Over time, as WorldMate aggregates more itineraries from each of its users, that contextual profile of the traveller evolves to the point where WorldMate recognises if a user is missing an accommodation and then recommends hotels that best match that traveller’s preferences while taking into account the specific logistics of his or her upcoming trip. The hotels and car rentals are booked in WorldMate with a few clicks of the button since travellers’ payment details are also stored within their profile.
The company this year also introduced its Price Alerts service. This service automatically reviews every hotel reservation in WorldMate’s millions of itineraries and then sends a discounted offer to the traveller for the same room or presents a counter offer for a similar but less expensive hotel nearby.
Assessing the maturity level of mobile offerings at this juncture, Ian Berman, VP, Business Development, WorldMate says the level is varied depending on the app in question.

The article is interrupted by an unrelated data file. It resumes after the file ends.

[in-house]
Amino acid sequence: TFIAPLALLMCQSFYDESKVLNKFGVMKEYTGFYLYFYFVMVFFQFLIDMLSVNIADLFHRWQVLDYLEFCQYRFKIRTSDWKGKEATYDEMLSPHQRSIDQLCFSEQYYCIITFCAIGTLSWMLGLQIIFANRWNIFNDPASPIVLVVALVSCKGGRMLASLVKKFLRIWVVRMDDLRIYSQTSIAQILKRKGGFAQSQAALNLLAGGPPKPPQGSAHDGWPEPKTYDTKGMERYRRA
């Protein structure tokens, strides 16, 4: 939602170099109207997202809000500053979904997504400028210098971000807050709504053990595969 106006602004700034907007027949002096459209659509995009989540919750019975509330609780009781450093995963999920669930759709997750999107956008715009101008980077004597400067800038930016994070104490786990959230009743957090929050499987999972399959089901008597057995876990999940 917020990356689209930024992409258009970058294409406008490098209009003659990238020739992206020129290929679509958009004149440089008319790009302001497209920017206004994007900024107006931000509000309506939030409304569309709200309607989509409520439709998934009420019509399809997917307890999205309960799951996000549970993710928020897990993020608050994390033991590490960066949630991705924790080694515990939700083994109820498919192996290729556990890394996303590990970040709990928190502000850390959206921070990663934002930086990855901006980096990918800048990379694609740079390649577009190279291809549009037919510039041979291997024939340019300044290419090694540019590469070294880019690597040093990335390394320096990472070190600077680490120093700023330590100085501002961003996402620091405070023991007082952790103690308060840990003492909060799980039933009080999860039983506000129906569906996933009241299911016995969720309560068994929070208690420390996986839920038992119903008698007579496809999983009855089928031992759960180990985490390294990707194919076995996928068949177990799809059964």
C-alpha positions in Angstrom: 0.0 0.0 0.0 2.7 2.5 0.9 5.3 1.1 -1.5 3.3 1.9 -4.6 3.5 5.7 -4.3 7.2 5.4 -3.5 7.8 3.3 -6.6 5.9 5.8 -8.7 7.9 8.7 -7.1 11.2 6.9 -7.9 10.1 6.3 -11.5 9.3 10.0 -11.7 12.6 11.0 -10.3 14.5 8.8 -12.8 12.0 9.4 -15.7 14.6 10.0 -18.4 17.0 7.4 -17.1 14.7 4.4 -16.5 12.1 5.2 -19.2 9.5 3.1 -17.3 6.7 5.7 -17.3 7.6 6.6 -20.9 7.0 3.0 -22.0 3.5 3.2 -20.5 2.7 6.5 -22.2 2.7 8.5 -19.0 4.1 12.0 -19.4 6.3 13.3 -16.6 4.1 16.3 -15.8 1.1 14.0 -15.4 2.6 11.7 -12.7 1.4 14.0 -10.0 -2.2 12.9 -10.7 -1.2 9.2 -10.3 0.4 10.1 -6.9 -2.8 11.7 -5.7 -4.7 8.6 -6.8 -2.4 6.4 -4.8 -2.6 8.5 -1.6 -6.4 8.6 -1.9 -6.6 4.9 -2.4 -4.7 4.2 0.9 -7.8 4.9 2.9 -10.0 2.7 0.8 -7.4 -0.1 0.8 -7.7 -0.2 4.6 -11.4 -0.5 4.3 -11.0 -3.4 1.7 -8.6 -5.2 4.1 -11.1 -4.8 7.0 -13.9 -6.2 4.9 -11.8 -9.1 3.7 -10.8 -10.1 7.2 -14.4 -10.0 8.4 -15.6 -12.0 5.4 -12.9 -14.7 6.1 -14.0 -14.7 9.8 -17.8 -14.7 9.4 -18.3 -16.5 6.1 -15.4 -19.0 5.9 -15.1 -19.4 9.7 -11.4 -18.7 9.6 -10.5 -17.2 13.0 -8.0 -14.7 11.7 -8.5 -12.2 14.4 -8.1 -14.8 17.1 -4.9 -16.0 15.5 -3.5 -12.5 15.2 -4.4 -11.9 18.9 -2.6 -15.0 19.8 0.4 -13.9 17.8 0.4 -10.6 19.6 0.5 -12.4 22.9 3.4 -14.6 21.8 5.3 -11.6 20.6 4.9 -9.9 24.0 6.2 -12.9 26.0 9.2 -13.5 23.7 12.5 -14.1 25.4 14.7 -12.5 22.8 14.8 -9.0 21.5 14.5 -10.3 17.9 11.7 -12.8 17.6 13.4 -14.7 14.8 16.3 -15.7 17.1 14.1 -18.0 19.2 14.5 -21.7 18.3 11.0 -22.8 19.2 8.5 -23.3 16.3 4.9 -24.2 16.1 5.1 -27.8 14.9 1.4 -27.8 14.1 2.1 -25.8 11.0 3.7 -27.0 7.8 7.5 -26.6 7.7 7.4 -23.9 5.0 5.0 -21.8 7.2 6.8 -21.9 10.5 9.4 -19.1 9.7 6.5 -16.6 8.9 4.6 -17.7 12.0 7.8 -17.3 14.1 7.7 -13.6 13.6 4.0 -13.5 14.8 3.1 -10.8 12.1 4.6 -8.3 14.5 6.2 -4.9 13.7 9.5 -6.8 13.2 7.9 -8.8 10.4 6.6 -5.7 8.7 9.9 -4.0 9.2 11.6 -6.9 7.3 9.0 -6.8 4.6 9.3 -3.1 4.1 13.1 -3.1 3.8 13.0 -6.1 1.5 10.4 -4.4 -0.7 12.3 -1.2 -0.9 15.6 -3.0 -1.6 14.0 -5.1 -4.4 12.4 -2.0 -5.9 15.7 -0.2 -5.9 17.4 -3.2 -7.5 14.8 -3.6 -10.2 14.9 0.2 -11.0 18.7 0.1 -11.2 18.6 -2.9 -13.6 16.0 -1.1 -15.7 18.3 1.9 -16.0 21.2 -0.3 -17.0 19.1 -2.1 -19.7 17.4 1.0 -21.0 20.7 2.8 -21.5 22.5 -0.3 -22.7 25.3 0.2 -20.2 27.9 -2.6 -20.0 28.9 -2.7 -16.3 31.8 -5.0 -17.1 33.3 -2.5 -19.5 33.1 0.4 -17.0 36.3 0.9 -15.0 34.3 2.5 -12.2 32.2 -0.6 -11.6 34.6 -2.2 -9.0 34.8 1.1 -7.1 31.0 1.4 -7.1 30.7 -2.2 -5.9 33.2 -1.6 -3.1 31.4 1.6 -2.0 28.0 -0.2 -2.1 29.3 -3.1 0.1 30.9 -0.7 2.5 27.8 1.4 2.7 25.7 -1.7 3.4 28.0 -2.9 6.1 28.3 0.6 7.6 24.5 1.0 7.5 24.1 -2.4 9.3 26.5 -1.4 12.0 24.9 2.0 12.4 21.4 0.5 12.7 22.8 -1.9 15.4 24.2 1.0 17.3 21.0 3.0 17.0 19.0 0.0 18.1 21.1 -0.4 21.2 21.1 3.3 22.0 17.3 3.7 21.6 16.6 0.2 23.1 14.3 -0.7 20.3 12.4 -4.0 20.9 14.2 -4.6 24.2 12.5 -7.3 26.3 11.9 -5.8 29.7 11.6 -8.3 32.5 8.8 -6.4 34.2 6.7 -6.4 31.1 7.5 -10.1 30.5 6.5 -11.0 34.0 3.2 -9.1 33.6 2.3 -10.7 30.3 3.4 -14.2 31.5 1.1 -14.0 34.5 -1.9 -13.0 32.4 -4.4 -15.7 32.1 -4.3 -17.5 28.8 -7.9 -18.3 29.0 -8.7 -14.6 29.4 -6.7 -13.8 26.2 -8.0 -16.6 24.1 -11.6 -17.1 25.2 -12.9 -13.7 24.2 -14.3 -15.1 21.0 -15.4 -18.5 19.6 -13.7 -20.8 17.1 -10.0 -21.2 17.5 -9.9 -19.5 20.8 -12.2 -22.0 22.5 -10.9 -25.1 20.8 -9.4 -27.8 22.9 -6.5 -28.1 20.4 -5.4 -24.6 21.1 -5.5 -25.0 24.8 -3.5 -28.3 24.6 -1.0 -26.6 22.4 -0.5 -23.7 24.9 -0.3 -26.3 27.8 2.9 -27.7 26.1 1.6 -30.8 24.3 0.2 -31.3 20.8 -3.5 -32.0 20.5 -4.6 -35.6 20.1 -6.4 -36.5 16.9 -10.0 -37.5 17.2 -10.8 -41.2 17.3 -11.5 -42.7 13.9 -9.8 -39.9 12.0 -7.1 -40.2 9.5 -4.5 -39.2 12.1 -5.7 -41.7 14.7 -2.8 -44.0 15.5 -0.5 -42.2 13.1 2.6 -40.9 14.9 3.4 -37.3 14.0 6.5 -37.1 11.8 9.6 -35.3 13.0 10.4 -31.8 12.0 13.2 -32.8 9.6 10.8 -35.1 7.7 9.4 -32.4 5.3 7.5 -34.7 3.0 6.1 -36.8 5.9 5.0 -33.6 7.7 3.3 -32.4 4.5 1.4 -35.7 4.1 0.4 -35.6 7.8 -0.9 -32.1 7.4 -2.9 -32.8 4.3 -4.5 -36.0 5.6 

“Generally, we see more mature offerings from companies that are pure-play mobile that we do from the big brands and Web 2.0 services which are attempting to “port” their offerings to mobile. This holds true even if the pure-play mobile developer is much younger than the big brand/Web 2.0 company. It is very much like the success we saw the .com’s had in the early days of the online travel services versus the well-established traditional travel agencies and suppliers,” Berman told EyeforTravel.com’s Ritesh Gupta in an interview.
Due to the mass proliferation of smartphones and tablets, the outlook of mobile apps has skyrocketed over the past couple of years.
Travel, by definition, is about mobility and it only stands to reason that smartphones and tablets will usher in the next wave of innovation in this industry, said Berman.
From utility perspective, Berman said the industry isstill in the early days of mobile marketing— there’s more hype than substance.